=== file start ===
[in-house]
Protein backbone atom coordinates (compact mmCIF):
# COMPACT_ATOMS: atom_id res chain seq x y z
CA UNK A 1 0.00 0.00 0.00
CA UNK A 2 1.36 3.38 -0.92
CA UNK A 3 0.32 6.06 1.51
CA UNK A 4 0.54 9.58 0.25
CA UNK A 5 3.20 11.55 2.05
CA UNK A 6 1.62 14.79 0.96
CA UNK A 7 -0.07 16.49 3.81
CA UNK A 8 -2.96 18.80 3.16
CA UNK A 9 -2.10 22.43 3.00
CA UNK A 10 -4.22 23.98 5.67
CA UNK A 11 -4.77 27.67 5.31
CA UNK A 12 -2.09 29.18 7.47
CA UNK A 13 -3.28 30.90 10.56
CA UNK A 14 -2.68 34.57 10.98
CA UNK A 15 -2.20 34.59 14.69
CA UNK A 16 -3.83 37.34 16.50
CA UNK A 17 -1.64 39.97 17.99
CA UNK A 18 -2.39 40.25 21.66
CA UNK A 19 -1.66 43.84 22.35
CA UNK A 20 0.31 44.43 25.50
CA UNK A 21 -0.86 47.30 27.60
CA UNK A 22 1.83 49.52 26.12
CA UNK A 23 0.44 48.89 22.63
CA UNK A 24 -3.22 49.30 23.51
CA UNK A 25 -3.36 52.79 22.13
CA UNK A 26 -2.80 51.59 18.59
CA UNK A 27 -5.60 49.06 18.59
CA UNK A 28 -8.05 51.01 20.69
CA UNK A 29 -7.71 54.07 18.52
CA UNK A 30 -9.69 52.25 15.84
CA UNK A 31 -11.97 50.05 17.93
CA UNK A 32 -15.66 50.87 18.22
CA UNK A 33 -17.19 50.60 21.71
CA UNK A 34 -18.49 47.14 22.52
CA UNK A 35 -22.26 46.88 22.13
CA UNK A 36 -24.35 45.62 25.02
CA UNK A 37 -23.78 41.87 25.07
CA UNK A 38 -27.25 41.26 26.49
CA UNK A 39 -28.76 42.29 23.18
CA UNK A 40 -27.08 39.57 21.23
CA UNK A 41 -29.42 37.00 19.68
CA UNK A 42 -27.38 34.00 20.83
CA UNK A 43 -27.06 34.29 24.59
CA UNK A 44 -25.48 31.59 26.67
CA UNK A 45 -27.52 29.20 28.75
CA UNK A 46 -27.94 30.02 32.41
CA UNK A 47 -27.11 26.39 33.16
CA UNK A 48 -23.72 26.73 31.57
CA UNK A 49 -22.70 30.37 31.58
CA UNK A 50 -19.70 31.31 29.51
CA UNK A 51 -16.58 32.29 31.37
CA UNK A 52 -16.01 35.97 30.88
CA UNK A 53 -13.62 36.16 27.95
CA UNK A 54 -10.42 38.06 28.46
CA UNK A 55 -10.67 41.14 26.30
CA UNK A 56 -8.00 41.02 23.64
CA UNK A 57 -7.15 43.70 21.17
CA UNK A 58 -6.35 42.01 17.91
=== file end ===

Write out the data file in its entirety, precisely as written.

[in-house]
Protein backbone atom coordinates (compact mmCIF):
# COMPACT_ATOMS: atom_id res chain seq x y z
CA UNK A 1 0.00 0.00 0.00
CA UNK A 2 1.36 3.38 -0.92
CA UNK A 3 0.32 6.06 1.51
CA UNK A 4 0.54 9.58 0.25
CA UNK A 5 3.20 11.55 2.05
CA UNK A 6 1.62 14.79 0.96
CA UNK A 7 -0.07 16.49 3.81
CA UNK A 8 -2.96 18.80 3.16
CA UNK A 9 -2.10 22.43 3.00
CA UNK A 10 -4.22 23.98 5.67
CA UNK A 11 -4.77 27.67 5.31
CA UNK A 12 -2.09 29.18 7.47
CA UNK A 13 -3.28 30.90 10.56
CA UNK A 14 -2.68 34.57 10.98
CA UNK A 15 -2.20 34.59 14.69
CA UNK A 16 -3.83 37.34 16.50
CA UNK A 17 -1.64 39.97 17.99
CA UNK A 18 -2.39 40.25 21.66
CA UNK A 19 -1.66 43.84 22.35
CA UNK A 20 0.31 44.43 25.50
CA UNK A 21 -0.86 47.30 27.60
CA UNK A 22 1.83 49.52 26.12
CA UNK A 23 0.44 48.89 22.63
CA UNK A 24 -3.22 49.30 23.51
CA UNK A 25 -3.36 52.79 22.13
CA UNK A 26 -2.80 51.59 18.59
CA UNK A 27 -5.60 49.06 18.59
CA UNK A 28 -8.05 51.01 20.69
CA UNK A 29 -7.71 54.07 18.52
CA UNK A 30 -9.69 52.25 15.84
CA UNK A 31 -11.97 50.05 17.93
CA UNK A 32 -15.66 50.87 18.22
CA UNK A 33 -17.19 50.60 21.71
CA UNK A 34 -18.49 47.14 22.52
CA UNK A 35 -22.26 46.88 22.13
CA UNK A 36 -24.35 45.62 25.02
CA UNK A 37 -23.78 41.87 25.07
CA UNK A 38 -27.25 41.26 26.49
CA UNK A 39 -28.76 42.29 23.18
CA UNK A 40 -27.08 39.57 21.23
CA UNK A 41 -29.42 37.00 19.68
CA UNK A 42 -27.38 34.00 20.83
CA UNK A 43 -27.06 34.29 24.59
CA UNK A 44 -25.48 31.59 26.67
CA UNK A 45 -27.52 29.20 28.75
CA UNK A 46 -27.94 30.02 32.41
CA UNK A 47 -27.11 26.39 33.16
CA UNK A 48 -23.72 26.73 31.57
CA UNK A 49 -22.70 30.37 31.58
CA UNK A 50 -19.70 31.31 29.51
CA UNK A 51 -16.58 32.29 31.37
CA UNK A 52 -16.01 35.97 30.88
CA UNK A 53 -13.62 36.16 27.95
CA UNK A 54 -10.42 38.06 28.46
CA UNK A 55 -10.67 41.14 26.30
CA UNK A 56 -8.00 41.02 23.64
CA UNK A 57 -7.15 43.70 21.17
CA UNK A 58 -6.35 42.01 17.91